Saturday, September 19, 2009

Genea-Musings Ahnentafel Roulette-Great Grandma Ward

One of my favorite genealogy blogs posted this "assignment" tonight and I thought I would post mine here. It's one of the perks of having my own blog, I can talk about whatever I want :)

Here are the directions:
1) How old is your father now, or how old would he be if he had lived? Divide this number by 4 and round the number off to a whole number. This is your "roulette number."

2) Find the person with that number in your ahnentafel. Who is that person?

3) Tell us three facts about that person with the "roulette number."

4) Write about it in a blog post on your own blog, in a Facebook note or comment, or as a comment on this blog post.

5) If you do not have a person's name for your "roulette number" then spin the wheel again - pick your mother, or yourself, a favorite aunt or cousin, or even your children!

The person with my roulette number is my Great Grandma, Elizabeth Taylor Ward. She's a pretty interesting lady but her story has been touched upon here before, at least I think it has. Three facts about her are:

1-Her life's story is actually what brought on my passion for genealogy and apparently she had that interest in family history as well. She applied to DAR in the 1950s and the story goes that she came home very upset at having her application denied due to some missing dates. So upset in fact that she threw her work into the fire. All of her work, all of her knowledge was lost and I've spent years trying to reconstruct it, with quite a bit of success. Her MA and PA roots are extensive and interesting. They include one of our family's links to the Mayflower, by which my mom was able to join the Mayflower Society. They also include our link to some really incredible Salem, MA families, including those linked to what is now known as the Witch House. Her PA ancestors go back to Philadelphia in the 1700s (probably farther, I just haven't gone back myself beyond that yet) and a Captain John McKeever, who offered aid to the American allies during the Revolution. Ironically, it is the info relating to those who were closest to her, her father and brother in particular, that I'm still missing. Information that she could easily have provided and info that would surely, and clearly, have been included on her DAR application paperwork. (This brings us to #2)

2-She had a brother, Raymond, who I have attempted to track in the hopes that he would have living family who could tell me what happened to their father after 1911/1912 when he kicked Elizabeth out of the house for being pregnant. At that time, they were living in NYC and George Ward was a pretty common name, as was his occupation (mechanical engineer, engineer, and other variants). Unfortunately I have lost track of Raymond after 1942 when he filled out WW2 draft paperwork from New Hampshire. Prior to that, he had been living in Nassau, NY so why and when he came to NH is unknown.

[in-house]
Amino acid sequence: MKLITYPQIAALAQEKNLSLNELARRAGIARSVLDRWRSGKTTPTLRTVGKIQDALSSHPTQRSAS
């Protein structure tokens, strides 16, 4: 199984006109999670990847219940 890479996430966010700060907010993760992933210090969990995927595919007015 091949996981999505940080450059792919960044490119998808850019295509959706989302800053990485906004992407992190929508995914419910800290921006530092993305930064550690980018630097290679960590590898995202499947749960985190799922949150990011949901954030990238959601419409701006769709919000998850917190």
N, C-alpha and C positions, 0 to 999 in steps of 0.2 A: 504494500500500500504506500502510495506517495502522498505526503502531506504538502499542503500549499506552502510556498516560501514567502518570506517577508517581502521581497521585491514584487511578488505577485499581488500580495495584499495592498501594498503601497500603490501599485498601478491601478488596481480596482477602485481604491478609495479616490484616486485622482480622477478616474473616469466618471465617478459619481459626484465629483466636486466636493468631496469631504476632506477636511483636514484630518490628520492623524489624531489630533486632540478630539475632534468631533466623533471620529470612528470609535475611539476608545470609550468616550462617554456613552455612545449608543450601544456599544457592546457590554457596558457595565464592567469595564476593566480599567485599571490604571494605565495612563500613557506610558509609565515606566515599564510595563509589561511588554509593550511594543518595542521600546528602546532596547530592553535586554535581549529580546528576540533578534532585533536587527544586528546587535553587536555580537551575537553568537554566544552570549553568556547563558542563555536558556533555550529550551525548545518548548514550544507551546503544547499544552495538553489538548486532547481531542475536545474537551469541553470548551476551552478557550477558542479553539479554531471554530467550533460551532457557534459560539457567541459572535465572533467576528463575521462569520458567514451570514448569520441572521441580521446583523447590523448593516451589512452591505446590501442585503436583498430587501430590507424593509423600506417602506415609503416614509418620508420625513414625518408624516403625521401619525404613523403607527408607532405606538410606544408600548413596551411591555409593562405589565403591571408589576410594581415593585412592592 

3-Grandma Ward was described by my mom as a fairly bitter woman (to put it nicely), I believe rightfully so considering the events of her life. Her mother died when she was about 13, she got pregnant 6 years later, her father kicked her out of the house, the father of her child married someone else and then died, she eventually married a man who turned out to be abusive, and then she had to run half-way across the country to get away from him. She and her daughter, my grandma, settled in the Chicago suburbs and remained there for the rest of their lives.

So I'd say that gives her a right to be bitter and generally not a cheery person. I never got to meet her, she died just a few years before I was born, but I do know that she was completely devoted to her daughter. I inherited an opera book from my grandma with an inscription from her mother on the inside front cover and it's really the only thing that I have to show what kind of person Grandma Ward really was. She wrote a few lines of Emily Dickinson to her daughter:

"She ate and drank the precious words
Her spirit grew robust,
She knew no more that she was poor,
Nor that her frame was dust.
She danced along the dingy days,
And this bequest of wings
Was but a book. What liberty
A loosened spirit brings.

To my Isa on her 19th birthday."

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